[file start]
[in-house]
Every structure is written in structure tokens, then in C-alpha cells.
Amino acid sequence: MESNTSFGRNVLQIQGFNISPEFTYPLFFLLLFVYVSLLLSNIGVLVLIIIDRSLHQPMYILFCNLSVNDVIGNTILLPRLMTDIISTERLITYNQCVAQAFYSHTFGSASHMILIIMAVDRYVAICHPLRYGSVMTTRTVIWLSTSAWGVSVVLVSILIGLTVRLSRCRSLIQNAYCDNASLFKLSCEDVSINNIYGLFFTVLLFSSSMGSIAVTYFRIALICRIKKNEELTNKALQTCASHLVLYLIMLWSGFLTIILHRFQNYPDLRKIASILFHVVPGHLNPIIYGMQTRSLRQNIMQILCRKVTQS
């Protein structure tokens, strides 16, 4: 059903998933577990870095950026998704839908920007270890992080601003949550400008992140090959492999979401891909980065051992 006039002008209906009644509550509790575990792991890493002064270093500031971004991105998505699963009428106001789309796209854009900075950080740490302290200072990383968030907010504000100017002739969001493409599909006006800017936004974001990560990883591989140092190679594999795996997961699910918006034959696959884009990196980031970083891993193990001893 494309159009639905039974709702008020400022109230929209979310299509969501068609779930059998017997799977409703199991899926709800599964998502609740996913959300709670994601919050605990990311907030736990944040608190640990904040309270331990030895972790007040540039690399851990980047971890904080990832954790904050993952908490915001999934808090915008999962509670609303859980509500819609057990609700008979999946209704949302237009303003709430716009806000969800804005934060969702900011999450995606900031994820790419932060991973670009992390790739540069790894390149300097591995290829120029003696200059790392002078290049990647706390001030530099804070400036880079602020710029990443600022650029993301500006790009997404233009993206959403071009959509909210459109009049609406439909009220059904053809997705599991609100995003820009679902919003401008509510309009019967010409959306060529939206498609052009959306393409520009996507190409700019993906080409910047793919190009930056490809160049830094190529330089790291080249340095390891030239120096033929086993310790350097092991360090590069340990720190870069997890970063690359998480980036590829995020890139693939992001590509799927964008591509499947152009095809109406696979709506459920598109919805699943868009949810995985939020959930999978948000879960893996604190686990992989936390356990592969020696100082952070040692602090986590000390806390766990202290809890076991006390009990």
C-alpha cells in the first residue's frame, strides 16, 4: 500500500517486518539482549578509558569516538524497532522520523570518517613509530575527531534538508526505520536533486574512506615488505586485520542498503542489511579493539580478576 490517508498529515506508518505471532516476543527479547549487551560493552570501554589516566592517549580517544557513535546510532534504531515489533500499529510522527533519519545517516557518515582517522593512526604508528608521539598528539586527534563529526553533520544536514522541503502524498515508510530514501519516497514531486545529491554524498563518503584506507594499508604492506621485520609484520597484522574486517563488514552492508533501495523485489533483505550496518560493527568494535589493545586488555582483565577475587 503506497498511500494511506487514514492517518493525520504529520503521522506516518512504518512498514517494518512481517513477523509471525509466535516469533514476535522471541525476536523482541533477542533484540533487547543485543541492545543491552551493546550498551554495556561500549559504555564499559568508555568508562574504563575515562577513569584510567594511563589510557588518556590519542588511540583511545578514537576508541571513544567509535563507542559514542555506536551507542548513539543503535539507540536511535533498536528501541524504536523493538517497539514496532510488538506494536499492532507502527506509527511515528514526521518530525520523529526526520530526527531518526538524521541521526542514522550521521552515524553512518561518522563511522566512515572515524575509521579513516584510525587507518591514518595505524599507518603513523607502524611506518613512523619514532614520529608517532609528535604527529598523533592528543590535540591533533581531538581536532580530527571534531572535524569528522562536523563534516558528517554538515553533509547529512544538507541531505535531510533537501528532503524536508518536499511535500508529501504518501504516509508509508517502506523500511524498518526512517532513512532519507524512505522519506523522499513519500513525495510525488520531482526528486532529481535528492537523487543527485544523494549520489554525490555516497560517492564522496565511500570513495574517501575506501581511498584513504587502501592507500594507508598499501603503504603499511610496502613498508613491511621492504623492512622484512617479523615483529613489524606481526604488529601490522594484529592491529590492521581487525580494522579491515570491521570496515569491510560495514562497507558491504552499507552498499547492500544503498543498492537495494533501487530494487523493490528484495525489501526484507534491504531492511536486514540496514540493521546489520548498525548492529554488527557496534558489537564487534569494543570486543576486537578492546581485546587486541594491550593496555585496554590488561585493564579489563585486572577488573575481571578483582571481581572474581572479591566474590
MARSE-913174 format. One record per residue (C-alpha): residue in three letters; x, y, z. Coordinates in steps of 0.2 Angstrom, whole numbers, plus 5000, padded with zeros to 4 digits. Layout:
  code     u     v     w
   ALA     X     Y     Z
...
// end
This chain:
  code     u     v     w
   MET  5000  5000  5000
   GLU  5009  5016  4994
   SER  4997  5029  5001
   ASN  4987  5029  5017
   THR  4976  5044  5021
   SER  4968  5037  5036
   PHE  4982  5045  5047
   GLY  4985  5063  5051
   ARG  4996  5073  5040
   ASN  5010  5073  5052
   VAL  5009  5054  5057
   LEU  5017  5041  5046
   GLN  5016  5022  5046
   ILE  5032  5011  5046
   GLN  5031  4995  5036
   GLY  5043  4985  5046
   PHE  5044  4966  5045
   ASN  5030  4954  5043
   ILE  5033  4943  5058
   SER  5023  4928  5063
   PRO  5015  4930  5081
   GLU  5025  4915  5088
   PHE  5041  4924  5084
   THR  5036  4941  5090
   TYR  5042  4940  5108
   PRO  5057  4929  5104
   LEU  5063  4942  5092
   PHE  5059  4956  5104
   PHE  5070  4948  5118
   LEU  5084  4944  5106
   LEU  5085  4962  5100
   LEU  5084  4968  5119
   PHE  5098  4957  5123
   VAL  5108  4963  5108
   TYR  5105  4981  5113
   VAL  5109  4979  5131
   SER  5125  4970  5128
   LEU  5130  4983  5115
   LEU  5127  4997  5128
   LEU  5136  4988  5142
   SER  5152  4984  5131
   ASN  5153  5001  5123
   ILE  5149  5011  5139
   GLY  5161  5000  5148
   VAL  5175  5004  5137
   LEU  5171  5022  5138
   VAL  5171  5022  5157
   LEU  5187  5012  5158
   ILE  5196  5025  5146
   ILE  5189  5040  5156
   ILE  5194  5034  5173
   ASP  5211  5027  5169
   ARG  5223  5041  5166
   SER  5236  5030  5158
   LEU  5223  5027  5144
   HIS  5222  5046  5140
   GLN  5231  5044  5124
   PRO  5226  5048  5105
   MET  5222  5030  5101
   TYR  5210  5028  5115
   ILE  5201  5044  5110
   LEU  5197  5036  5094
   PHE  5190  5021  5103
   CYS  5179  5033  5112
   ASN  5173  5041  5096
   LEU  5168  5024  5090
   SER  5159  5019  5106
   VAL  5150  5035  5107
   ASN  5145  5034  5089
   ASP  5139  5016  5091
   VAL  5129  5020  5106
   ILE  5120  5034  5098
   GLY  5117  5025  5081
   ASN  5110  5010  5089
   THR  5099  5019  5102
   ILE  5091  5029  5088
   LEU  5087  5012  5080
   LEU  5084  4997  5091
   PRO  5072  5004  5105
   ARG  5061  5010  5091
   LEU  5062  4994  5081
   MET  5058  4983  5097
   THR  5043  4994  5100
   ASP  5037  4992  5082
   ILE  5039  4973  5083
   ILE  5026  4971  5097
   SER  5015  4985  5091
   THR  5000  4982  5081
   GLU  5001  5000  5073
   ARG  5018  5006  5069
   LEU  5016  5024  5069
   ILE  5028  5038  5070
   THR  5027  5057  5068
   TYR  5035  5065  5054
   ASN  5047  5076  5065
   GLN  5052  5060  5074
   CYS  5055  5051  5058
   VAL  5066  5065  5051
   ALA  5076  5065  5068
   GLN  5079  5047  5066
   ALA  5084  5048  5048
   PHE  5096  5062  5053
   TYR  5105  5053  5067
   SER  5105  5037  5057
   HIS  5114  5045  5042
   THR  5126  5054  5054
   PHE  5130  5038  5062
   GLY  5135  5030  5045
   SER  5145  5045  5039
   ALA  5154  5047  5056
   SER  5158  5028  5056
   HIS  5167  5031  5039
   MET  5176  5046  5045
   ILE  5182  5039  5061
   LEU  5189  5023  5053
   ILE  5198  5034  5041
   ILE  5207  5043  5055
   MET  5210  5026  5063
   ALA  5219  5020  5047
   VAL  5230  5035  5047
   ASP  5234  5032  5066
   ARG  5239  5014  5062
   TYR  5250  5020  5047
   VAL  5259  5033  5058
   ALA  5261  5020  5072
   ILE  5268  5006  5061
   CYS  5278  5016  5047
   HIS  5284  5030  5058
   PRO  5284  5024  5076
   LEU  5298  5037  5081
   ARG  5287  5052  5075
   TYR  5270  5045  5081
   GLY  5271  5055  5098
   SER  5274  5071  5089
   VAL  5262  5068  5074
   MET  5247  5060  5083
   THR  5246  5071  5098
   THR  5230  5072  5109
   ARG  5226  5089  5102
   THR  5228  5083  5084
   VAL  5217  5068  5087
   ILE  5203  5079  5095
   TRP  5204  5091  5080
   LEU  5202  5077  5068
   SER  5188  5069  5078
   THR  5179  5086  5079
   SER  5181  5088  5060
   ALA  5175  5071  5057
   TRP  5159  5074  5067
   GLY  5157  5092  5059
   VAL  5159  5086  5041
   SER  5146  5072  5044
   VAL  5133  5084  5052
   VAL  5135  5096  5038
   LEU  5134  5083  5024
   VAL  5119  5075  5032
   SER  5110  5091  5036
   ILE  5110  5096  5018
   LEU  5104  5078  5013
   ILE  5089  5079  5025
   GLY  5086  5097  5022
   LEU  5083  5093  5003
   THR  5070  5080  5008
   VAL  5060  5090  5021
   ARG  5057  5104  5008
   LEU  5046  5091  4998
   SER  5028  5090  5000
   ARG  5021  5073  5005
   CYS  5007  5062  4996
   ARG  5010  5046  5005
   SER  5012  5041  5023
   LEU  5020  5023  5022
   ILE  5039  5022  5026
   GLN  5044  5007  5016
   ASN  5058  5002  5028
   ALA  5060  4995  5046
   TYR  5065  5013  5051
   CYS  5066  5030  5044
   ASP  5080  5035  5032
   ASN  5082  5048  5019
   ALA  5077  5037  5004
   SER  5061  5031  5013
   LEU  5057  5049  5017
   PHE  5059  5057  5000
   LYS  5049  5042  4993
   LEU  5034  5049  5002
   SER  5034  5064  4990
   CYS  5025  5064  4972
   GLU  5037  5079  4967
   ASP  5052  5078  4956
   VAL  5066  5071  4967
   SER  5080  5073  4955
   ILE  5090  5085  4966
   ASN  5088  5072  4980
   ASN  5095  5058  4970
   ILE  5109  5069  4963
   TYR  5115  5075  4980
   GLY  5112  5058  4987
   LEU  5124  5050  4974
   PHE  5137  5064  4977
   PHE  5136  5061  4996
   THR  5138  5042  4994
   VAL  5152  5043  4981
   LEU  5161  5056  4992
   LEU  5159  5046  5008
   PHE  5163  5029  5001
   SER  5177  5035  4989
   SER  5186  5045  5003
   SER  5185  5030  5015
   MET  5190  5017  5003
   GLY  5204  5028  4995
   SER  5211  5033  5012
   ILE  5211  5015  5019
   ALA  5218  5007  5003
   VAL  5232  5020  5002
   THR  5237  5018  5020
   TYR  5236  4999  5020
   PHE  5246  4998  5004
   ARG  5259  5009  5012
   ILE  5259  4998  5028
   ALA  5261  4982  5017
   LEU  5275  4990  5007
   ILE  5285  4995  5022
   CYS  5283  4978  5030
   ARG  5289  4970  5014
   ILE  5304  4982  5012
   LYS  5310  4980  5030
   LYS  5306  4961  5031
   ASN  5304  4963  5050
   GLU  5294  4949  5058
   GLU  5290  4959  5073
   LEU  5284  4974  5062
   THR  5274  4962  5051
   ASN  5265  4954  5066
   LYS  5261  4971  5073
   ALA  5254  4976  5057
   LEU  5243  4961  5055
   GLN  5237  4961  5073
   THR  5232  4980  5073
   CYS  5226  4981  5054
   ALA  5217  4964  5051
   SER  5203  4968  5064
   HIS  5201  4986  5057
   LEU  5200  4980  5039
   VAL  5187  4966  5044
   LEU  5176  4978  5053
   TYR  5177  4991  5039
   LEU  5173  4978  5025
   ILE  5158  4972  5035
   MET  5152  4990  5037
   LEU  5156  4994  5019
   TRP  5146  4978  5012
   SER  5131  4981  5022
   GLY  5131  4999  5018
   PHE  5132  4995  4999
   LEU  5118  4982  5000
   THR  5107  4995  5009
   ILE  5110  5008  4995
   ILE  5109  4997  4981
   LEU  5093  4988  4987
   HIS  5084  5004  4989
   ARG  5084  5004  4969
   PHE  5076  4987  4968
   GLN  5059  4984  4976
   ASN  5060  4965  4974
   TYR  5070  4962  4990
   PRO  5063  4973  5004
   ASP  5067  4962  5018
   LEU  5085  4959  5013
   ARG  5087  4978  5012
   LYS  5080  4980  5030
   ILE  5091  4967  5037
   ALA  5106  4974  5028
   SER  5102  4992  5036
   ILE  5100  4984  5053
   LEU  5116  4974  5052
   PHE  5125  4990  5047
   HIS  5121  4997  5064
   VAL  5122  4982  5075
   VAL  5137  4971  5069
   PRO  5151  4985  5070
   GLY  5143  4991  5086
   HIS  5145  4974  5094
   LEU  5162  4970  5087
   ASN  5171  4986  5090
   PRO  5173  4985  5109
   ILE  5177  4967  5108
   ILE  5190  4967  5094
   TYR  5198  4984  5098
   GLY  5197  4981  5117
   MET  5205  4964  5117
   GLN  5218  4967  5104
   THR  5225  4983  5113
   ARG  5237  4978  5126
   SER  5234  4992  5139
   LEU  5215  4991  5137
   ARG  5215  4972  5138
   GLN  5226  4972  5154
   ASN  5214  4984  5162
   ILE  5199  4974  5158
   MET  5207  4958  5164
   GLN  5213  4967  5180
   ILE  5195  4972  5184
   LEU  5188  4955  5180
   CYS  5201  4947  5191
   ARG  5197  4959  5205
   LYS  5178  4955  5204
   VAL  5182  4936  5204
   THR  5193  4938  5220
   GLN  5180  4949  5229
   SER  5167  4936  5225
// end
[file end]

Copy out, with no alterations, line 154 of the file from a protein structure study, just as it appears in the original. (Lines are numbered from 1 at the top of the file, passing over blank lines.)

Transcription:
   ILE  5203  5079  5095